9/14/2012 12:49:00 PM
A few Achieva Credit Union board members cornered new CEO Gary Regoli in late 2008.
Fresh off an intense strategy meeting on how to slow the proliferation of loan delinquencies, the board worried Regoli might make his stint a short one. After all, Regoli had only replaced longtime Achieva CEO Wendell Brooks a few months earlier. One board member pointedly asked Regoli if he regretted leaving Wichita, Kan., where he ran another credit union for nearly a decade.
Regoli, though, stuck it out with Clearwater-based Achieva, which is closing in on $1 billion in assets and is one of the 15 largest credit unions in Florida. Says Regoli: “This credit union has a lot of untapped potential.”
That could be the slogan for a trio of large Tampa-area credit unions these days, including Achieva, which recently launched a rebranding campaign to coincide with its 75th anniversary. Tampa-based GTE Financial, which was GTE Federal Credit Union until last month, and Tampa-based Grow Financial Federal Credit Union are also rebranding and expanding.
Those moves, furthermore, mirror a national trend: The Credit Union National Association, a lobbying and trade group, says credit unions nationwide added 1.3 million new members in the first half of 2012. New and used cars loans, credit union staples, were up 3.6% in the first half of 2012, the association reports, while business loans increased 2.7%.
Grow Financial intends to grow both in Florida and, uncharacteristically for credit unions, into new states. Grow recently surpassed $1.8 billion in assets — a tally that makes it the third-largest Gulf Coast-based financial institution, ahead of all banks except USAmeriBank and Raymond James.
Grow’s first non-Sunshine State target is South Carolina, where it seeks to open a regional headquarters in Columbia, the state capital, by the end of the year. Charleston, S.C., and two Georgia cities, Savannah and Augusta, are next on Grow’s list, says CEO and President Robert Fisher.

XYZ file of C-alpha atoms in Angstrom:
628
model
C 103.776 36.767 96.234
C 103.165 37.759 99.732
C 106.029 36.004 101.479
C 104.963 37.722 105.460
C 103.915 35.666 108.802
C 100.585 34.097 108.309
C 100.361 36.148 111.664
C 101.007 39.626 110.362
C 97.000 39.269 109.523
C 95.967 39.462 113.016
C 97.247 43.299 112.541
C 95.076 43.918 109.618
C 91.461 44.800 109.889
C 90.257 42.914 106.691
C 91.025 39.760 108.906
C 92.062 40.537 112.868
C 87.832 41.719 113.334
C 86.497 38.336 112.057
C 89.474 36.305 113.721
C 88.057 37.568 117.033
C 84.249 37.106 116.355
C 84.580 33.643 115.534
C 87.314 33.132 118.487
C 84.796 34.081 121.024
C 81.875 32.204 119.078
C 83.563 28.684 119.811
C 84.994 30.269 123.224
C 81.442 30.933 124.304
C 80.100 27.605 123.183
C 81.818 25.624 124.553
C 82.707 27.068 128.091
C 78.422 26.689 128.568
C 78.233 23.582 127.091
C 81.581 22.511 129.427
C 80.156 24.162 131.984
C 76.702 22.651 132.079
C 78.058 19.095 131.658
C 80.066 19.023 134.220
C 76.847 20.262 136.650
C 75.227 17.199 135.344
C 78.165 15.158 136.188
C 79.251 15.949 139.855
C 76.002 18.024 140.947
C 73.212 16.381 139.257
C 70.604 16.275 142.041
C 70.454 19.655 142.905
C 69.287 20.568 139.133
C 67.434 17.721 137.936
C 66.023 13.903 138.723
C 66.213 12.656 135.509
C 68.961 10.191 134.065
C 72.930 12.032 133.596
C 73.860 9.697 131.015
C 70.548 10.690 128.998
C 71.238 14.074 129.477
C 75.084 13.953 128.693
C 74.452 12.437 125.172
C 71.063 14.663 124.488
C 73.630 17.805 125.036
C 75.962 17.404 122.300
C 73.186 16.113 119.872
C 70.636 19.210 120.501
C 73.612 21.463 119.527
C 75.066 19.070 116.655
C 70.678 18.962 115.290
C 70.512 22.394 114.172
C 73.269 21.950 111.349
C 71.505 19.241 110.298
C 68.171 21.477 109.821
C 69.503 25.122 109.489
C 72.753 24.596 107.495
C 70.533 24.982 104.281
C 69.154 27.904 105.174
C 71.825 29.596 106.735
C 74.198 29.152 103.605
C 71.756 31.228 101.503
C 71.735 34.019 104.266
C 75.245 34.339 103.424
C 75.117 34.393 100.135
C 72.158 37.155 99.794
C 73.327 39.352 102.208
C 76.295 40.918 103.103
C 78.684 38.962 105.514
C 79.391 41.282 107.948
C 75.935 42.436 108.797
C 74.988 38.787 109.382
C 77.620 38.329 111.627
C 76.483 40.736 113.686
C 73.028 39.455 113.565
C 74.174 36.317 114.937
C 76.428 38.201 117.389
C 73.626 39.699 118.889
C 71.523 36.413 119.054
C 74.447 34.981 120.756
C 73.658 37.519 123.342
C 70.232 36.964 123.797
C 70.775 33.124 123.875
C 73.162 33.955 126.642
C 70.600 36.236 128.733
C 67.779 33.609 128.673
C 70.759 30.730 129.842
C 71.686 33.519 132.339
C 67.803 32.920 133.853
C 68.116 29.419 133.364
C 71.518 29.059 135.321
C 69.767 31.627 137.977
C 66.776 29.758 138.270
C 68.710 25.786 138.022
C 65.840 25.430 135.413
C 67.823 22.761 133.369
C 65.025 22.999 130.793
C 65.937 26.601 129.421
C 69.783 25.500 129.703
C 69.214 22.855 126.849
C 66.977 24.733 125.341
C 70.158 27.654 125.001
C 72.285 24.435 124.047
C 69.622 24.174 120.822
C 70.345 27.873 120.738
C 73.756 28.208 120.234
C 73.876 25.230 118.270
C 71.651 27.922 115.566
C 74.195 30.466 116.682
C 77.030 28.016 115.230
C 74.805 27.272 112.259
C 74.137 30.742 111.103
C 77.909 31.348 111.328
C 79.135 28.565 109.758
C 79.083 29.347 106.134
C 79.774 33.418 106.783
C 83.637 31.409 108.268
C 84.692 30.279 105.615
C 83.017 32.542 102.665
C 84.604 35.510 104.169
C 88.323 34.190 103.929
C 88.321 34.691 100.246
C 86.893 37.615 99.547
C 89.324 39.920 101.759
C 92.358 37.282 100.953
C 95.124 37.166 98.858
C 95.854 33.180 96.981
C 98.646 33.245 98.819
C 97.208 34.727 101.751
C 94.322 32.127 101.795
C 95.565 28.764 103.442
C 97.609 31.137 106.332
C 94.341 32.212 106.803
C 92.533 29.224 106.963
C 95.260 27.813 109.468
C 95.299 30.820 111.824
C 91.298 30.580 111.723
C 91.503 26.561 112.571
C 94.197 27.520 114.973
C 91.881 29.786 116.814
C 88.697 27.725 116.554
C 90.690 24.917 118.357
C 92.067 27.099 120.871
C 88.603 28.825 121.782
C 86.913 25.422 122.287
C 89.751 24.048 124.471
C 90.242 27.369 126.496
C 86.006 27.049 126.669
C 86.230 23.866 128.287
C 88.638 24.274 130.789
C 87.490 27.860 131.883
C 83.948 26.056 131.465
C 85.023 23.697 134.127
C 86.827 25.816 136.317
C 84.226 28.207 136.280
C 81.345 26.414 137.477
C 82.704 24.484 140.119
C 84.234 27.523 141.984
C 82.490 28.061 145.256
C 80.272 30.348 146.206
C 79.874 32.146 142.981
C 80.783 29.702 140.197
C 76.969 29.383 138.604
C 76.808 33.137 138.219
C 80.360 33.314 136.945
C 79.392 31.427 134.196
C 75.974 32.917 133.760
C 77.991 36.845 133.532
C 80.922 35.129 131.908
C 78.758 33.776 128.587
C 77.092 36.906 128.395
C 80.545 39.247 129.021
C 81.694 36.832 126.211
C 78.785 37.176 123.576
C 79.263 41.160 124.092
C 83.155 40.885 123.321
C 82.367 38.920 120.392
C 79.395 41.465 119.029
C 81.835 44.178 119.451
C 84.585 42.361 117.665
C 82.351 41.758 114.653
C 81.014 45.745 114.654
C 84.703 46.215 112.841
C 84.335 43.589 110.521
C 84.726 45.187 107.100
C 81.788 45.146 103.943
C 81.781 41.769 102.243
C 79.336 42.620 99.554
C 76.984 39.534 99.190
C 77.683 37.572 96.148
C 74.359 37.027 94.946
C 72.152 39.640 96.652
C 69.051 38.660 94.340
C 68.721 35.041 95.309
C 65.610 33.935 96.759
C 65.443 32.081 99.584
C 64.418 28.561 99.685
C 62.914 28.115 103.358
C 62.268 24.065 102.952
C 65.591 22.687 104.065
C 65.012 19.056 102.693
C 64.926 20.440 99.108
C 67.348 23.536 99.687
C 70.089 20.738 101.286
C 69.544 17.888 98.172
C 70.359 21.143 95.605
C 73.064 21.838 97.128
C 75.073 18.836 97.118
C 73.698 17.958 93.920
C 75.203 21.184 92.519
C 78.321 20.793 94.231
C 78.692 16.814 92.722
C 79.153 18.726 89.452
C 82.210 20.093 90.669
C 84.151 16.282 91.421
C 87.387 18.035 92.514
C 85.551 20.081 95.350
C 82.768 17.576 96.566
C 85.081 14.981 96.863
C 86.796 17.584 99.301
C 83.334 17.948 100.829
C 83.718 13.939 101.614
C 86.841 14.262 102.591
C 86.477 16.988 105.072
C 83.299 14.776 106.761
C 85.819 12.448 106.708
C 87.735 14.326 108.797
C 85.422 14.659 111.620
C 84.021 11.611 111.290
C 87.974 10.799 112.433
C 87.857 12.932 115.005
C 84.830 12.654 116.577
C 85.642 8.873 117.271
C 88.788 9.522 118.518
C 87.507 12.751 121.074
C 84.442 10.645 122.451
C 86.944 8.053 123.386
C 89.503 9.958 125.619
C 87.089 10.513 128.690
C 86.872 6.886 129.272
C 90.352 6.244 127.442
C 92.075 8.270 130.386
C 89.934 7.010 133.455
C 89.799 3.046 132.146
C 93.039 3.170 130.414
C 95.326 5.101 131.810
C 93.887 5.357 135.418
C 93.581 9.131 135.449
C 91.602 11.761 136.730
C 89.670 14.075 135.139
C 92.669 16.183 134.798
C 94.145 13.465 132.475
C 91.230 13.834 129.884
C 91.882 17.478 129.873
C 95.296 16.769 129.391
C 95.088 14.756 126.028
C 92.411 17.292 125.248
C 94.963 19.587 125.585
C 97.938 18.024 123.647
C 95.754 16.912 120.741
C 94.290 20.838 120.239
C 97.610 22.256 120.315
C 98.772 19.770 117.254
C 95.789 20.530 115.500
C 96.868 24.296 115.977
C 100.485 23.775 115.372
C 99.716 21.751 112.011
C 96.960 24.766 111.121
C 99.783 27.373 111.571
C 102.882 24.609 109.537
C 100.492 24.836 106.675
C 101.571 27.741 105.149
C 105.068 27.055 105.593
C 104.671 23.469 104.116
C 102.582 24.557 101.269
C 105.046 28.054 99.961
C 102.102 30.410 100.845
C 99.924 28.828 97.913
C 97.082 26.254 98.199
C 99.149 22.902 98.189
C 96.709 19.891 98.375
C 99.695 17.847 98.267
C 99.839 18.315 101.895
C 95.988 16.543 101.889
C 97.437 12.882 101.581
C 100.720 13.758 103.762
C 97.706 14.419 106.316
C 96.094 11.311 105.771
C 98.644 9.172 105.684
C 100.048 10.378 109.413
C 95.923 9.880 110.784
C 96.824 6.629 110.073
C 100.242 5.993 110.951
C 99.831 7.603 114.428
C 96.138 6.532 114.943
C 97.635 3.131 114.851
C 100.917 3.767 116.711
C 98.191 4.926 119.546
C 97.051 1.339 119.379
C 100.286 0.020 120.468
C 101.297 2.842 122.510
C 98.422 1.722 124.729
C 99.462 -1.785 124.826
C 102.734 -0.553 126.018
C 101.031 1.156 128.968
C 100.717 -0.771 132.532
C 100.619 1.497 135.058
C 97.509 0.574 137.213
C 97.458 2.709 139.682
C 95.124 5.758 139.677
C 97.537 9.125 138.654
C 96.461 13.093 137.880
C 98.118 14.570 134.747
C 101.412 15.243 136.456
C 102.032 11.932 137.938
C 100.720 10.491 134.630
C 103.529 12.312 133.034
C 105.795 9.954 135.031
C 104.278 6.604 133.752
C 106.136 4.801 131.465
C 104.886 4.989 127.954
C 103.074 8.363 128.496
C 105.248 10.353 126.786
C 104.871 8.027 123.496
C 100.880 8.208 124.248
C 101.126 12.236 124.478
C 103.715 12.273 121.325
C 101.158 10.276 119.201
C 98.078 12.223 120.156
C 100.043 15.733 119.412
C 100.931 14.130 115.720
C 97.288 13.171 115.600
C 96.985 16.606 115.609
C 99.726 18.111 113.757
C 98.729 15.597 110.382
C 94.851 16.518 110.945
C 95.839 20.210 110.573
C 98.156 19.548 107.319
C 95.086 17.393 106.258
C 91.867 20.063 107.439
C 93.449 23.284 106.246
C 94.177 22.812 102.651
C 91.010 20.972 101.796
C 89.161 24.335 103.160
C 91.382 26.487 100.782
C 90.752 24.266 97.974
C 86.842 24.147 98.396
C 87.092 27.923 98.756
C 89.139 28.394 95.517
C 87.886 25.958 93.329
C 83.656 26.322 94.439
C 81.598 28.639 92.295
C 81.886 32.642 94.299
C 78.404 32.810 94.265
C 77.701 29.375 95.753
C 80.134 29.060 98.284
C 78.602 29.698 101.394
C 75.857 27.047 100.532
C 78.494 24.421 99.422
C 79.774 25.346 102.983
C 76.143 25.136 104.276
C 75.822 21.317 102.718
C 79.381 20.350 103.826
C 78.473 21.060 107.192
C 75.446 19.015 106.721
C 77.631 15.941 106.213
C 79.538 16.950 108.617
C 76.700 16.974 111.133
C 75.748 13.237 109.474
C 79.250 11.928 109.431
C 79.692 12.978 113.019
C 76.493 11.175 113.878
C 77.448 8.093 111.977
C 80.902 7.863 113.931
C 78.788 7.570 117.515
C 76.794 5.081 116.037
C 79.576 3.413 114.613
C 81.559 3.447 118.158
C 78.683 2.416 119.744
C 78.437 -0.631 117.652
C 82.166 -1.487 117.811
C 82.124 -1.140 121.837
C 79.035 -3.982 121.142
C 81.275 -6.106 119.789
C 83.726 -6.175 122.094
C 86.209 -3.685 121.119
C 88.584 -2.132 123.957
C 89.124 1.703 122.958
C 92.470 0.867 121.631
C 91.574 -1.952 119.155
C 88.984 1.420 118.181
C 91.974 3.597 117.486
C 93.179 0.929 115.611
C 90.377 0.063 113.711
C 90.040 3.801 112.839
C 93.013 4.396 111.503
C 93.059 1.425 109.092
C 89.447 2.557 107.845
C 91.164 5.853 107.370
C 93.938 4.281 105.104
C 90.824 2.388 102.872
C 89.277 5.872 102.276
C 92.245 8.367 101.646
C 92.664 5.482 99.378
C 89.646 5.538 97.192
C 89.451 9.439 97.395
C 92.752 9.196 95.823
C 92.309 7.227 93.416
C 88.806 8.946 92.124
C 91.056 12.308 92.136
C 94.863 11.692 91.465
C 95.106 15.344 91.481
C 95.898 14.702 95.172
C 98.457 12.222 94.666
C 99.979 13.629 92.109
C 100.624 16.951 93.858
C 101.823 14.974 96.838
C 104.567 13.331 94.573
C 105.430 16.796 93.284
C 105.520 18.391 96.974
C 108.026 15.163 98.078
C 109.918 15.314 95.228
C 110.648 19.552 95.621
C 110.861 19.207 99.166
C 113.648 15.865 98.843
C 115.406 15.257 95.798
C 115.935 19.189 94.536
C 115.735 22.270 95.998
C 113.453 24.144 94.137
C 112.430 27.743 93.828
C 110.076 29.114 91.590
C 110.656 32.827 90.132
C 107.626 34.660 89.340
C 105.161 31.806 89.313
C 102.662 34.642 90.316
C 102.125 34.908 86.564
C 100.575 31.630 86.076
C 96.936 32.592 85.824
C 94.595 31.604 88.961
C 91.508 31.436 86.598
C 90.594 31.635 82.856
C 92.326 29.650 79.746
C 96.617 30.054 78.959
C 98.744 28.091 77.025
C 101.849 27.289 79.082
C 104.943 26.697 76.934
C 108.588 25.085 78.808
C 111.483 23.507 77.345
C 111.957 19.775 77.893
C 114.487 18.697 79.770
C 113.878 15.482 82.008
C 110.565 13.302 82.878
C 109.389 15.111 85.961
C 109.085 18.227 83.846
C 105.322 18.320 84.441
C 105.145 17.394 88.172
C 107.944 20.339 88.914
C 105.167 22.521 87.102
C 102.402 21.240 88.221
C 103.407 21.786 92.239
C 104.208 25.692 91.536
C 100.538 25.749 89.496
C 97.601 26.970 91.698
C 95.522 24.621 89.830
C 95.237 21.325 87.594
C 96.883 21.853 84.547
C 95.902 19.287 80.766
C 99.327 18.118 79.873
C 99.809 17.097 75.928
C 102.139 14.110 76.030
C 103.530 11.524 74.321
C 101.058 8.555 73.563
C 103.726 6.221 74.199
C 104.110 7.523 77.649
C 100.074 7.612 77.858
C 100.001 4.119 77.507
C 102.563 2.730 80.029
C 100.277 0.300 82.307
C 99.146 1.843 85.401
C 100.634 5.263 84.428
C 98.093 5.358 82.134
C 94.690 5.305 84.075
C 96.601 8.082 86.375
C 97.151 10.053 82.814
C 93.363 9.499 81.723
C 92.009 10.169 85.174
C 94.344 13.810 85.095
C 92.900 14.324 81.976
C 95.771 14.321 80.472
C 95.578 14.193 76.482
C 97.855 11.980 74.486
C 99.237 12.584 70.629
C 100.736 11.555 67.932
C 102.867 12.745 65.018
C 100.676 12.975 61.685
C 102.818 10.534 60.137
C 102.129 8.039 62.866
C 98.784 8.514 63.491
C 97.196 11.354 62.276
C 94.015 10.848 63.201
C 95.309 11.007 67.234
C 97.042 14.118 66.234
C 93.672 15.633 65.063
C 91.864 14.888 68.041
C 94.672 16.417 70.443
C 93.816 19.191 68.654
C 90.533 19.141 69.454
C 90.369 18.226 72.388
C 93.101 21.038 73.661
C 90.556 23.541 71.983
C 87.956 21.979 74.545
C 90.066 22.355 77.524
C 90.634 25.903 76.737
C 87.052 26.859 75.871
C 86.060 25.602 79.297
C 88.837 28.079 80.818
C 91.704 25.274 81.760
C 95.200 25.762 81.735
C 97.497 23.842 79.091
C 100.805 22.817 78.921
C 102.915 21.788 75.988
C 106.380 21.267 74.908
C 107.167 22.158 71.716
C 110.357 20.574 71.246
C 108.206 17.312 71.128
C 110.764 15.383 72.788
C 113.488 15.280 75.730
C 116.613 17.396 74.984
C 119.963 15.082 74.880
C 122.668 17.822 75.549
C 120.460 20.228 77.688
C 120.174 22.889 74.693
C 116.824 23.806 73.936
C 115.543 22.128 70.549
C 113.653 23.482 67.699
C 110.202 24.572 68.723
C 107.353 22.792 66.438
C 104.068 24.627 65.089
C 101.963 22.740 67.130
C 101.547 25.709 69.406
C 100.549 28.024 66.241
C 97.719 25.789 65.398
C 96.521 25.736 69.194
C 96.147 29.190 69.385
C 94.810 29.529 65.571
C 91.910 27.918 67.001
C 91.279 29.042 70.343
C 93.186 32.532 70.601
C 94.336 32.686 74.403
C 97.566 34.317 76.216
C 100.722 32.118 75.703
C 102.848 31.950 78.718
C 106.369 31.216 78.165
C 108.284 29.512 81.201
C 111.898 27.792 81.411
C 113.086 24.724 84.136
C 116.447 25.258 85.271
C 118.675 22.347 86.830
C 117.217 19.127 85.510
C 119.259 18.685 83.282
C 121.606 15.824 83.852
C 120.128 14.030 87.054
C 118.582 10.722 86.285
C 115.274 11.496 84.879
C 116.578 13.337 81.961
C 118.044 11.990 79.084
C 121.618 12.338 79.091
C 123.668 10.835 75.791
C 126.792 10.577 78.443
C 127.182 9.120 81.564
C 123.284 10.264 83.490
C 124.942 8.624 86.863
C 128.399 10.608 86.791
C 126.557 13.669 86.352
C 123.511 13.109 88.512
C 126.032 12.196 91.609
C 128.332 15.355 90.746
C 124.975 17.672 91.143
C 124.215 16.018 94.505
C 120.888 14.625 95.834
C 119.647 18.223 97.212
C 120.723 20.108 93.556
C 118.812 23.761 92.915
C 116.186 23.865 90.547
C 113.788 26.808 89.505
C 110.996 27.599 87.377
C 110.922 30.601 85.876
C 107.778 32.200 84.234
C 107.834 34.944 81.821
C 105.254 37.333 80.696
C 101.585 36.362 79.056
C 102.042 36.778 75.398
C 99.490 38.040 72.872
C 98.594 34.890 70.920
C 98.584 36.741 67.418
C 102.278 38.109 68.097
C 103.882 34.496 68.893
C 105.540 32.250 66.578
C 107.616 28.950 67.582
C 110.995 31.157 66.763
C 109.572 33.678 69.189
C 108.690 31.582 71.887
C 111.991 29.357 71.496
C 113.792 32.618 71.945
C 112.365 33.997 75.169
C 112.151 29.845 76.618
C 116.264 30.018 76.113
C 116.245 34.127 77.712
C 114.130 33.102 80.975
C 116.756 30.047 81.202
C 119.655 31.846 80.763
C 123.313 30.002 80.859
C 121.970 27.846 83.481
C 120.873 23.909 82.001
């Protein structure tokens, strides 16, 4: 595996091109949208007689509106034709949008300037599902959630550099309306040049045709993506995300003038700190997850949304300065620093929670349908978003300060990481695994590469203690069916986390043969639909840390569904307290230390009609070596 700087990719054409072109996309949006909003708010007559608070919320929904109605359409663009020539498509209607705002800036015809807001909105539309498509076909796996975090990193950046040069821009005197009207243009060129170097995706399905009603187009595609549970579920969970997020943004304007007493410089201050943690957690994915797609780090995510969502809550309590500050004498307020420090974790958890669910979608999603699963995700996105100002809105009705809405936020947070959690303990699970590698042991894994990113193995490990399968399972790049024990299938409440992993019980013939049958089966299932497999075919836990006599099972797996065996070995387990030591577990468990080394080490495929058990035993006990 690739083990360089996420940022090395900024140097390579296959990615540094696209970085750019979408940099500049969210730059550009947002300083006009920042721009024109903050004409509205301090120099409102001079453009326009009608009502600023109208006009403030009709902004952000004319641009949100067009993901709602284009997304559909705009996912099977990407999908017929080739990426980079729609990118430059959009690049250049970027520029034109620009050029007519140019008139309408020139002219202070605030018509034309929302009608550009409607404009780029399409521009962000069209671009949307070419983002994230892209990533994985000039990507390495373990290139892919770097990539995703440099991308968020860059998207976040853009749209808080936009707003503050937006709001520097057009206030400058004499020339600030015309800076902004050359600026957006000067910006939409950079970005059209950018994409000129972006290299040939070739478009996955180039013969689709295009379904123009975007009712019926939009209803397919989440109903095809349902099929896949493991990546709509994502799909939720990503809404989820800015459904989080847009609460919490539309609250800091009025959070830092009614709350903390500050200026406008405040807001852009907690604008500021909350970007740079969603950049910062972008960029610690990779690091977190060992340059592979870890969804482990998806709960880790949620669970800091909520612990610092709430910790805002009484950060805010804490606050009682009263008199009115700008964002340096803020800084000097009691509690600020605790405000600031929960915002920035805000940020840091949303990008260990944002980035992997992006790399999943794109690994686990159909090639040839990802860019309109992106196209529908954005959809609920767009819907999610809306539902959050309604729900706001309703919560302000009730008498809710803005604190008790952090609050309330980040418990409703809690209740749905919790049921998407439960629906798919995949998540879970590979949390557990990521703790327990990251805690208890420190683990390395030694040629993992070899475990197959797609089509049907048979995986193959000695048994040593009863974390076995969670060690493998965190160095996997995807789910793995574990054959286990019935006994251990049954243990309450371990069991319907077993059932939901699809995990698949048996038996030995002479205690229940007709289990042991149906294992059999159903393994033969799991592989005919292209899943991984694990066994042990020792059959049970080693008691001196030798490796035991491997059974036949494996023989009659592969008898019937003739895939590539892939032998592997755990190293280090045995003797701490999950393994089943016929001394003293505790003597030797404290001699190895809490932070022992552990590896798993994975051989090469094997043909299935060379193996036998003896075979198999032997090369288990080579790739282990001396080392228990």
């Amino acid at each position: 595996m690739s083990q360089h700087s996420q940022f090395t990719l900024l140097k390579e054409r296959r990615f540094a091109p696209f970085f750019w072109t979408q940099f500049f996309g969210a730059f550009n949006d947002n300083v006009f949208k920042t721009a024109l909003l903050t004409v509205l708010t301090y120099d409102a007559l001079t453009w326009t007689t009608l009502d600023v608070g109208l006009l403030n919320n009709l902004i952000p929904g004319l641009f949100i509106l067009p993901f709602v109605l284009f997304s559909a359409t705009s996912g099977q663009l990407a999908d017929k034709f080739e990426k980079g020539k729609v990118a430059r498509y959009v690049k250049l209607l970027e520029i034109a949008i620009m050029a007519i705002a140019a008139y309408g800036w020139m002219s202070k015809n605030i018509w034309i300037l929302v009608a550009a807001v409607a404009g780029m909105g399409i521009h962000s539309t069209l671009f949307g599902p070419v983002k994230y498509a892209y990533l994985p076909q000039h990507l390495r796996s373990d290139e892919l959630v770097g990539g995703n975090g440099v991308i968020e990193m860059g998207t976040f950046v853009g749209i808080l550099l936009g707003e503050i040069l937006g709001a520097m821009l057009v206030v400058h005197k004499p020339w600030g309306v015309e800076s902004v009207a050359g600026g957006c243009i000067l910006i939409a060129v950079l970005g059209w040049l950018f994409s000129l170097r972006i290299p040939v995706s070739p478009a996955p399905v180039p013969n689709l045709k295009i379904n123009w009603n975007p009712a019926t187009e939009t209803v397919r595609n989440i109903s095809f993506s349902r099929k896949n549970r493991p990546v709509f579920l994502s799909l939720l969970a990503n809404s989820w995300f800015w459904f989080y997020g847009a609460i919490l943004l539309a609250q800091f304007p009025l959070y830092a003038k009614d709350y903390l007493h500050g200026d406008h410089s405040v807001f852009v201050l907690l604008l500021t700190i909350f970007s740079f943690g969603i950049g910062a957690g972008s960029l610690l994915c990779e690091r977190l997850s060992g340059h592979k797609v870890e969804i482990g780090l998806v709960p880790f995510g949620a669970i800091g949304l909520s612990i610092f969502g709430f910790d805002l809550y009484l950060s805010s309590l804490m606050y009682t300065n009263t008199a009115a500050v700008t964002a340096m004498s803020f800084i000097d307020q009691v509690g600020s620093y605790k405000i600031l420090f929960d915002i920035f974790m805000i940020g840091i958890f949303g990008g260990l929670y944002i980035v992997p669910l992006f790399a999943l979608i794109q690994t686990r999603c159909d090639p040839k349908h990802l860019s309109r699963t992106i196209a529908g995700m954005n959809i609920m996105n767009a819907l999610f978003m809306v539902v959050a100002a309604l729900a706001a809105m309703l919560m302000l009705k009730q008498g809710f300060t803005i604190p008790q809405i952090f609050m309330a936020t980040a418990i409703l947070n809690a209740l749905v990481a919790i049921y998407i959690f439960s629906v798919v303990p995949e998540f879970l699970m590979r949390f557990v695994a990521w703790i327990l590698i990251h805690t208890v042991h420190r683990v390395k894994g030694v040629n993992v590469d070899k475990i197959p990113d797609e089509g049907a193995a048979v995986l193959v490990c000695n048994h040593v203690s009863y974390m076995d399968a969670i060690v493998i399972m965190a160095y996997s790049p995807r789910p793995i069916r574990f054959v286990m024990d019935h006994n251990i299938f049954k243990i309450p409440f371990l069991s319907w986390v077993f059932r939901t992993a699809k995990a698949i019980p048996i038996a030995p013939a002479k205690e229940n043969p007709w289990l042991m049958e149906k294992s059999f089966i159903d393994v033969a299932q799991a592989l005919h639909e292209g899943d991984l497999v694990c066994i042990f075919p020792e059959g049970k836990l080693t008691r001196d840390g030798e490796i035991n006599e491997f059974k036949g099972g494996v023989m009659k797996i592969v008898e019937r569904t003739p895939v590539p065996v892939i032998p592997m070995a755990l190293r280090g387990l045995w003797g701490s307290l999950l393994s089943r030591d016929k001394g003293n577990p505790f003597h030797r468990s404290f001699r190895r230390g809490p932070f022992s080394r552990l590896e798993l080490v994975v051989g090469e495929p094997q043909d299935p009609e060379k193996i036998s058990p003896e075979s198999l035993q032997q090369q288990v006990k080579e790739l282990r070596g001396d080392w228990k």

Like Regoli in Florida, Fisher sees untapped potential in the South. South Carolina, for instance, has 75 credit unions, while there are 175 in Florida. “We have survived the downturn really well,” says Fisher. “Now it’s time to leverage that and flex our muscles.”
That kind of expansion runs counter to the stereotype of credit unions being the little place around the corner, where receipts are kept in shoeboxes.
Indeed, for many years credit unions — nonprofit financial cooperatives owned by members — were restricted to certain demographics. That ranged from professions, like firefighters, military personnel or teachers, to residents of a specific county.
The ambitious expansion strategy at Grow Financial, on par with an industry-wide transformation, resembles what banks did in the early 2000s, when branch growth was commonplace. Grow, for one, just opened a branch, its 19th office, in downtown Tampa. It plans to open more locations, in Lakeland and Wesley Chapel, in the next few months.
“I always look at us as being conservatively aggressive,” says Fisher. “I think we are smart about how we do business.”
GTE’s focus, however, is more on rebranding than expanding. The credit union has a new logo, with new colors, and is marketing several new technology initiatives. But the biggest change is a subtraction: GTE dropped credit union from its name.
GTE President and CEO Joe Brancucci, in an online letter to members last month, wrote that the credit union would remain a credit union, even without the designation in its name. He adds that GTE, with $1.5 billion in assets, has no plans to merge with another credit union. The name change, instead, reflects its desire for a broadened image.
The changes at Grow Financial, GTE and Achieva might have the credit union industry abuzz, but it irks many bankers. The main banker-led complaint is credit unions don’t pay taxes under nonprofit status. Bankers say even though the credit union mission is noble, the tax-exemption, especially for some larger credit unions, is an unfair competitive advantage. Those larger credit unions, bankers allege, do mostly everything a bank does, from business loans to mortgages.